Research Papers

A Newly Developed Infant Remote Monitoring System

[+] Author and Article Information
Cheung-Hwa Hsu

Department of Mold and Die Engineering, National Kaohsiung University of Applied Sciences, 415 Chien-Kung Road, Kaohsiung 807, Taiwan, R.O.C.chhsu@cc.kuas.edu.tw

J. Med. Devices 2(4), 041004 (Nov 03, 2008) (5 pages) doi:10.1115/1.2997329 History: Received February 15, 2008; Revised August 28, 2008; Published November 03, 2008

The present invention relates to an infant remote monitoring system, in particular, to one that monitors the heat from the breath of a baby to aid in the prevention of sudden infant death syndrome caused by asphyxia. This innovative device monitors the airflow frequency and temperature of the infant’s breathing using thermosensors. These airflow frequencies, linked with respiratory rates, are indicated on the monitor. The key advantage of this innovation is that it requires absolutely no contact with the baby’s skin, thereby preventing skin irritations and reducing infant discomfort normally found with traditional monitors. The system detects temperature changes induced by breathing and analyzes the breathing frequency changes, displaying the data on both a computer monitor and a light emitting diode array. Data are collected and analyzed simultaneously via personal computer, which can be linked to the central nursery room’s monitoring system. This device provides a convenient way for pediatricians or nurses to detect abnormalities in respiratory frequency in real time, so they can identify and respond to any emergency as it happens and give appropriate treatment immediately. Ten clinical cases were analyzed, and function validation of the device was performed as well.

Copyright © 2008 by American Society of Mechanical Engineers
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Figure 1

View showing conventional placement of electrodes used in apnea monitors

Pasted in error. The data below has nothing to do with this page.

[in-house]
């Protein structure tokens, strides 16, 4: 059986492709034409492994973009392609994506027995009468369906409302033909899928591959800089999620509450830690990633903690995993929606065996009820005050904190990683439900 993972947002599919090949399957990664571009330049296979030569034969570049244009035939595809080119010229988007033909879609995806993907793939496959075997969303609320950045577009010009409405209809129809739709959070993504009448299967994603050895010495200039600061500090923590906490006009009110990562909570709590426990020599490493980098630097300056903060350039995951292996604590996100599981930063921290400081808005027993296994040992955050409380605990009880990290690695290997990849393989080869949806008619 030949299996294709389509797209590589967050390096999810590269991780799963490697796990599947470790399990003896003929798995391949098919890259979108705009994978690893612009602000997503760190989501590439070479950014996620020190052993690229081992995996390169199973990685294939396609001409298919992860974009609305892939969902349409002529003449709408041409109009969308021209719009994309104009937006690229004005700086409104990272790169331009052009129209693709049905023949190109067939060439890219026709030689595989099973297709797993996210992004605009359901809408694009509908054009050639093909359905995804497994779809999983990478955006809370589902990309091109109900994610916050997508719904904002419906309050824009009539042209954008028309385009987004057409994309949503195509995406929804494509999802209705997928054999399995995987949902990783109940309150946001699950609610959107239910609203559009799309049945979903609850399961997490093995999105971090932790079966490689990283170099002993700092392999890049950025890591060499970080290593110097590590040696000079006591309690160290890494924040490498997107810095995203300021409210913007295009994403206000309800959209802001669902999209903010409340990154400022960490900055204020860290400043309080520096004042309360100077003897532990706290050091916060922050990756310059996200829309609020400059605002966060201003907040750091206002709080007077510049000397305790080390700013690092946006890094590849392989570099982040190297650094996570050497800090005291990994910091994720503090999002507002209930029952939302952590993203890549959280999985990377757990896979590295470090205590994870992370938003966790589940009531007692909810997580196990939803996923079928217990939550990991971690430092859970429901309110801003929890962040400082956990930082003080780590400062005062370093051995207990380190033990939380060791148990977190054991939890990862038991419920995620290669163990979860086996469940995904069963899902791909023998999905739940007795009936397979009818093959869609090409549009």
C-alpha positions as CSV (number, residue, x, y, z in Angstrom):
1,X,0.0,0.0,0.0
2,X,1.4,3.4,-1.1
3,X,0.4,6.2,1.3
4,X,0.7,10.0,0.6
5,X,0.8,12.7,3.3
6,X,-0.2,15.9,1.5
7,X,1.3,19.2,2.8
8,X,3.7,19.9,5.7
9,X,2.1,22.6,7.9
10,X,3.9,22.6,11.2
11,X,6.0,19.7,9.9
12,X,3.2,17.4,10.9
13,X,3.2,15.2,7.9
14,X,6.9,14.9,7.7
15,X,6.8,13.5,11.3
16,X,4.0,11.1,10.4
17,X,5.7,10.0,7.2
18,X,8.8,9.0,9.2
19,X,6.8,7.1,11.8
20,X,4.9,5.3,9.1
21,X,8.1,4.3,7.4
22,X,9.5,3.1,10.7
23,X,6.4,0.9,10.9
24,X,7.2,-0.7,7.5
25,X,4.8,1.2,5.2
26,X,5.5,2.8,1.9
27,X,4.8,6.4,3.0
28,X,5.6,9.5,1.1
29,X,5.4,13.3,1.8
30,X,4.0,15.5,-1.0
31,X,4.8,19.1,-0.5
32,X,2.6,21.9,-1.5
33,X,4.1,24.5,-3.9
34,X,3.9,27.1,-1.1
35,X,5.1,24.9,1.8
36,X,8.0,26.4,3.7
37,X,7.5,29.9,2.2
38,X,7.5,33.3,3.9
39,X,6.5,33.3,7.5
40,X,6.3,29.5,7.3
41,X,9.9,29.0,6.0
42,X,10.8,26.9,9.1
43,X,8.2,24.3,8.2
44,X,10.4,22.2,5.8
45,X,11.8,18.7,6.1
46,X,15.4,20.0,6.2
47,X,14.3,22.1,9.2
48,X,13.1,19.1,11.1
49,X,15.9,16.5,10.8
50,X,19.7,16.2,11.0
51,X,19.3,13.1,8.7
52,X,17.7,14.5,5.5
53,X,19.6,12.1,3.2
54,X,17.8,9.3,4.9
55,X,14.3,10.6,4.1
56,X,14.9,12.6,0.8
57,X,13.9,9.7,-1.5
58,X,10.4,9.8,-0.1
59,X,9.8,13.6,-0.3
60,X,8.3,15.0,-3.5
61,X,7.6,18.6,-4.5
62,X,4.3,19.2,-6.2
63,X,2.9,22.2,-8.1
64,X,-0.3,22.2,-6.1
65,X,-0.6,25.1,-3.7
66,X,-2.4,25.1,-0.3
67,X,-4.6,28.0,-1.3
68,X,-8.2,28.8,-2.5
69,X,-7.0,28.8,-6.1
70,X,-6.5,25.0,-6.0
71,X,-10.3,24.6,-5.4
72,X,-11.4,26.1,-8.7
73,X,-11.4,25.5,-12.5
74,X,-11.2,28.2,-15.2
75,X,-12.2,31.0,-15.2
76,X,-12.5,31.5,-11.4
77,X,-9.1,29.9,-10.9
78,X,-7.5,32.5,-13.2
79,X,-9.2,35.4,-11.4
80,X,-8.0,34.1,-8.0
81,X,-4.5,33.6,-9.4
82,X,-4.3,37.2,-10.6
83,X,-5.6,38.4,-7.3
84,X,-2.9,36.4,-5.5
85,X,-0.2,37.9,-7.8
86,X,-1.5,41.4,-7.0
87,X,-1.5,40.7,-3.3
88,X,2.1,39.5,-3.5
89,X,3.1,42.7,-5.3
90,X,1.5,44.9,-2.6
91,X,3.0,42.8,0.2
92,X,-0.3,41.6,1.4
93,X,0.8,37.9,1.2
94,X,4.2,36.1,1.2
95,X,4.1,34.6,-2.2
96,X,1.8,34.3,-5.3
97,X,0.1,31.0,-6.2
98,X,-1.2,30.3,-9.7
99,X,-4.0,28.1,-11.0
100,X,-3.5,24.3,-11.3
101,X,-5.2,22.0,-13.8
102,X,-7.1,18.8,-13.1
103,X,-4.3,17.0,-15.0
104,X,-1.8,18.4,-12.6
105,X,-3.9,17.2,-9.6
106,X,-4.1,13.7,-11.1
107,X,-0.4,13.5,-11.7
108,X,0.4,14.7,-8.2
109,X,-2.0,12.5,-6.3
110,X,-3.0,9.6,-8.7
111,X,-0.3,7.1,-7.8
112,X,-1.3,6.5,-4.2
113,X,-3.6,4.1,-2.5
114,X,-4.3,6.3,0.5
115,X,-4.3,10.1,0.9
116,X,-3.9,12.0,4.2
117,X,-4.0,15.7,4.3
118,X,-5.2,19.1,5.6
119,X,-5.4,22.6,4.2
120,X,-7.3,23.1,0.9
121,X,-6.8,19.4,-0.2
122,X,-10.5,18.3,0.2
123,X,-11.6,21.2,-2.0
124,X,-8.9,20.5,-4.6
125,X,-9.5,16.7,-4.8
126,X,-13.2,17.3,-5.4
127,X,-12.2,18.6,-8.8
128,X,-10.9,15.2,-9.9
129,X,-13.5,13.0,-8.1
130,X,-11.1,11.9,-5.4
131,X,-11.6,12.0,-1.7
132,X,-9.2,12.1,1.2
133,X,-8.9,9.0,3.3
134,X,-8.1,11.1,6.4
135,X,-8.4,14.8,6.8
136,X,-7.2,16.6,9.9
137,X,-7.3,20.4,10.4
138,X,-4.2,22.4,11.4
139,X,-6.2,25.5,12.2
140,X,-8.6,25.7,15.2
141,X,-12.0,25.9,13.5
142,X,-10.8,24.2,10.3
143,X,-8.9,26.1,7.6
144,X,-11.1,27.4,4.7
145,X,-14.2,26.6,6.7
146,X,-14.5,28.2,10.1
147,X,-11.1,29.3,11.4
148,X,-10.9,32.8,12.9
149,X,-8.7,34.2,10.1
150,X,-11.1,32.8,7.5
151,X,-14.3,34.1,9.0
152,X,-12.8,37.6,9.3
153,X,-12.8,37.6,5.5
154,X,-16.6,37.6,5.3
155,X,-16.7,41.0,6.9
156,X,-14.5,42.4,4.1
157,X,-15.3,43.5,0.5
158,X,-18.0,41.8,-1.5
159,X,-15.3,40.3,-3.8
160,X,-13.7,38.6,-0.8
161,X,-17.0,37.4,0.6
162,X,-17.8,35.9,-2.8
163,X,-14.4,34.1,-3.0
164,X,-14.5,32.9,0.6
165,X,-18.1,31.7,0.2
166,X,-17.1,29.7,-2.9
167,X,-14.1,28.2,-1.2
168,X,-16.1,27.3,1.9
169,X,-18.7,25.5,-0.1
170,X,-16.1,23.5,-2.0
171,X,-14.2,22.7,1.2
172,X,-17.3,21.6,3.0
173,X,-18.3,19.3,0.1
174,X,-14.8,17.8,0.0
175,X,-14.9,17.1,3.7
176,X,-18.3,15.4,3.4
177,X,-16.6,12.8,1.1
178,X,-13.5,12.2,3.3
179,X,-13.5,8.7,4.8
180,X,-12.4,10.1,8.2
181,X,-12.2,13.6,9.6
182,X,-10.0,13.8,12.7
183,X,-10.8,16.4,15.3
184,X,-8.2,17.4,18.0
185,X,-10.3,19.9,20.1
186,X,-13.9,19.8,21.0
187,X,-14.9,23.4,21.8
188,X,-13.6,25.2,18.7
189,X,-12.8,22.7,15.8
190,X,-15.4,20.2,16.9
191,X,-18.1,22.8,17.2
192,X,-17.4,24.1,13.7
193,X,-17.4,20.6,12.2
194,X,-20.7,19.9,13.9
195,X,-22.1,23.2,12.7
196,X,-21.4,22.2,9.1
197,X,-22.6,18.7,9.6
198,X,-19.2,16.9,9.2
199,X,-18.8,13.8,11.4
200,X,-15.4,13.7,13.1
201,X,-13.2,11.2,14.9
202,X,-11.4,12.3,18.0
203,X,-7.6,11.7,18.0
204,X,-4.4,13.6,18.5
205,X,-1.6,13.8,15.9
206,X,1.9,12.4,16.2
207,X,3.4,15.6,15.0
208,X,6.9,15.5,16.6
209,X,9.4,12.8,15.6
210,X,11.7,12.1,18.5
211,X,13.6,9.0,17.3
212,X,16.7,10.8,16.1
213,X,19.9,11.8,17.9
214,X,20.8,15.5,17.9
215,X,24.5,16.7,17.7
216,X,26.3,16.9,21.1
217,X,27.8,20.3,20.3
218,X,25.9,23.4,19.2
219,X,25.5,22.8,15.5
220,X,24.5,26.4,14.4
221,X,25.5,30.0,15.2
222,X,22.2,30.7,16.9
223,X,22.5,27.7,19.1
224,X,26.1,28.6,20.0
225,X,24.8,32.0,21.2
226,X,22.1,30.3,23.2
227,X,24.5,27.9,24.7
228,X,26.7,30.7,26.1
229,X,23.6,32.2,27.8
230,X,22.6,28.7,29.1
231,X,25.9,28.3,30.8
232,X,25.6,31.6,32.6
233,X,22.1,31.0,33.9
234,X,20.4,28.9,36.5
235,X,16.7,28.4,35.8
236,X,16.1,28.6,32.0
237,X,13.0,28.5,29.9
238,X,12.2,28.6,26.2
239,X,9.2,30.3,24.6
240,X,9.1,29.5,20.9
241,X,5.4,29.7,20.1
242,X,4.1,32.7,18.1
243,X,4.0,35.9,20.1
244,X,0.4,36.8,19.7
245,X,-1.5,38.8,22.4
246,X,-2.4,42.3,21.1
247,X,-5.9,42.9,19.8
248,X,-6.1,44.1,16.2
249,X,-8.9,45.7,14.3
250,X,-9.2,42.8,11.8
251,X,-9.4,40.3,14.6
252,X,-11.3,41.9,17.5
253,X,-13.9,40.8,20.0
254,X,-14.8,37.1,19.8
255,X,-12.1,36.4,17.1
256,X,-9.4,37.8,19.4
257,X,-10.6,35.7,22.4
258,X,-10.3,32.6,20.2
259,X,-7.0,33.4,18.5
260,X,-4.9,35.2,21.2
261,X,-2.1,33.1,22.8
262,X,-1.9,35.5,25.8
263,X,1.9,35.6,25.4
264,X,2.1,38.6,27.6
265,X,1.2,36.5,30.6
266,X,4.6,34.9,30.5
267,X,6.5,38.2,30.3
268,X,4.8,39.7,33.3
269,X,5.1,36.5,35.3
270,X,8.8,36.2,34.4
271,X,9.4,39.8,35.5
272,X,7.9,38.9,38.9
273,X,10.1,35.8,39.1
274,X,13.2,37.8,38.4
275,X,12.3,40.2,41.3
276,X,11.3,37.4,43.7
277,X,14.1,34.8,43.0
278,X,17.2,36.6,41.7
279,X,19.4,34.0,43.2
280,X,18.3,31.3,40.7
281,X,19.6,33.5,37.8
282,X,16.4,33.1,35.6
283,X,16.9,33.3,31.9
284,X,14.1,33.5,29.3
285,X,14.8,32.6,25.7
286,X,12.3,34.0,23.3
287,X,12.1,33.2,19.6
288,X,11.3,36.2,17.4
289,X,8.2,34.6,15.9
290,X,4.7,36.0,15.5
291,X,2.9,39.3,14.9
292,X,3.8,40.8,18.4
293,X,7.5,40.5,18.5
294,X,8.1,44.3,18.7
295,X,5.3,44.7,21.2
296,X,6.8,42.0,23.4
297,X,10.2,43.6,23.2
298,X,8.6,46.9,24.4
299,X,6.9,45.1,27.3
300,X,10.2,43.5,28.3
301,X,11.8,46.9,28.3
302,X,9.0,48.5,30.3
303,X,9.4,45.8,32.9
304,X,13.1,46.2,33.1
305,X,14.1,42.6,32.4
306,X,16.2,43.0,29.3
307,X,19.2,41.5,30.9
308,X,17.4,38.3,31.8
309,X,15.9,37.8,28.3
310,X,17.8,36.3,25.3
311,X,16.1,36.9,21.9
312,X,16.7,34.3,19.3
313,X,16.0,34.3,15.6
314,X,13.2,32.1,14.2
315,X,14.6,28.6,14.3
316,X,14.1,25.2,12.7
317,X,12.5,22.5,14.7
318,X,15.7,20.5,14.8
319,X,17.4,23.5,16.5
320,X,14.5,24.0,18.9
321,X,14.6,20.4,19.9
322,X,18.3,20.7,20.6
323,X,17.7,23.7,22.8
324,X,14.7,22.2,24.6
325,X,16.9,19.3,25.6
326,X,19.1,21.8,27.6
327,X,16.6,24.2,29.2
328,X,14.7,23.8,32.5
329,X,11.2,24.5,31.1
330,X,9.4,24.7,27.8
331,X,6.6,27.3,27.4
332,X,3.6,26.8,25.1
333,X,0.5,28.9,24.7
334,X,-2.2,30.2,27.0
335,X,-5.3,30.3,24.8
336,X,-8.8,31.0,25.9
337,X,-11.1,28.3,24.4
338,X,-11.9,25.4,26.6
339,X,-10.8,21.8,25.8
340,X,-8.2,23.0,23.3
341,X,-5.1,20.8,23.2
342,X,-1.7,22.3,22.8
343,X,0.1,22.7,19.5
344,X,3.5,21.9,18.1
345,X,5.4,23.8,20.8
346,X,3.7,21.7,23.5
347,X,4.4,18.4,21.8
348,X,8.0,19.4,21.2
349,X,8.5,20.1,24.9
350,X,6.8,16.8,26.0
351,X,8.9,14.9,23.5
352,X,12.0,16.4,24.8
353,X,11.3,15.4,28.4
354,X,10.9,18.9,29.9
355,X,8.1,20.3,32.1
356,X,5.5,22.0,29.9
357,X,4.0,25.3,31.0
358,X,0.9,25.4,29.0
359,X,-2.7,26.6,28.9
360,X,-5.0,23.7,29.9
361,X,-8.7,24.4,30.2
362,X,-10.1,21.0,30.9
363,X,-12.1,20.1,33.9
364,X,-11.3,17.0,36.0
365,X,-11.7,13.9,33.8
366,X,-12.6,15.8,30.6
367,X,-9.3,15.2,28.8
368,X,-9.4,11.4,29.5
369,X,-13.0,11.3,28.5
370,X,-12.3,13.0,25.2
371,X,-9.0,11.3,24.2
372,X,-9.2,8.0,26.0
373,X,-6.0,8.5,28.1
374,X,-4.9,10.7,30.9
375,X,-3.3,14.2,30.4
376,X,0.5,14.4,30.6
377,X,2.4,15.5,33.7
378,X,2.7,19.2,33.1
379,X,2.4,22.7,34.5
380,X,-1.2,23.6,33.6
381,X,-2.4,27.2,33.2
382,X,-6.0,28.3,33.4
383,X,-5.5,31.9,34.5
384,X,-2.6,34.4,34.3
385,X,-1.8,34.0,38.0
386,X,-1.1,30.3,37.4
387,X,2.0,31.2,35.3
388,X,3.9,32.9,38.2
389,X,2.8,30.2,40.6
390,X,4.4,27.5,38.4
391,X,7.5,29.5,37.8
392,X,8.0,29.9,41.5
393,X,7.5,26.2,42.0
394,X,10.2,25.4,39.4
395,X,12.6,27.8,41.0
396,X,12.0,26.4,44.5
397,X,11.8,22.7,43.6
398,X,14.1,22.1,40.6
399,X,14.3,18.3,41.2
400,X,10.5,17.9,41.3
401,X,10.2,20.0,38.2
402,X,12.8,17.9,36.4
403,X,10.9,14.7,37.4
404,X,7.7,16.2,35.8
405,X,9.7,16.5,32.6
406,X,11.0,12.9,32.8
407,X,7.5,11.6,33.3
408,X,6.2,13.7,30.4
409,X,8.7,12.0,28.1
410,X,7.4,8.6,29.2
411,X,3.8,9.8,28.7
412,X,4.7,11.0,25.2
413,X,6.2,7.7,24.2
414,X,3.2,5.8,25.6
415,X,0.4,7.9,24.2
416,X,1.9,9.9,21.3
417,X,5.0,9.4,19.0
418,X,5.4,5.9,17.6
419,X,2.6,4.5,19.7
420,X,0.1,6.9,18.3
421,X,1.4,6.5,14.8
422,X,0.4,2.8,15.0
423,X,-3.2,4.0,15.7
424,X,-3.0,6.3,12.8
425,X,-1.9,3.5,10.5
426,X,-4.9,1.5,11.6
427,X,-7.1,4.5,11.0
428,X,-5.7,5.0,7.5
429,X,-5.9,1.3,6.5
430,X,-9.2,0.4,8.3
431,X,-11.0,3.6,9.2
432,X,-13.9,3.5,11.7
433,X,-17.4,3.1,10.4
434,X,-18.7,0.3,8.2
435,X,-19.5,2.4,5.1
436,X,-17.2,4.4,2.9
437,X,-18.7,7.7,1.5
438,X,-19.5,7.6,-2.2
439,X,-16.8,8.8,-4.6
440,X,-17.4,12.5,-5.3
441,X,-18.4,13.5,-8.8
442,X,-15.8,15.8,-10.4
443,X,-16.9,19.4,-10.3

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Figure 2

Illustration of an electrode imbedded blanket

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Figure 3

Typical electrode configuration used with an air-mattress

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Figure 4

A block flowchart diagram of the innovative infant remote monitoring system

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Figure 5

An illustration showing the components and typical layout of the infant remote monitoring system

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Figure 6

View showing the sensor and canopy in a position during operation

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Figure 7

Chart showing the recorded signal to noise ratio

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Figure 8

Configuration used for validation

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Figure 9

Chart showing continuous breathing

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Figure 10

Chart showing intermittent breathing

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Figure 11

Typical breathing signal for case study infant No. 5

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Figure 12

Typical breathing signal for case study infant No. 1




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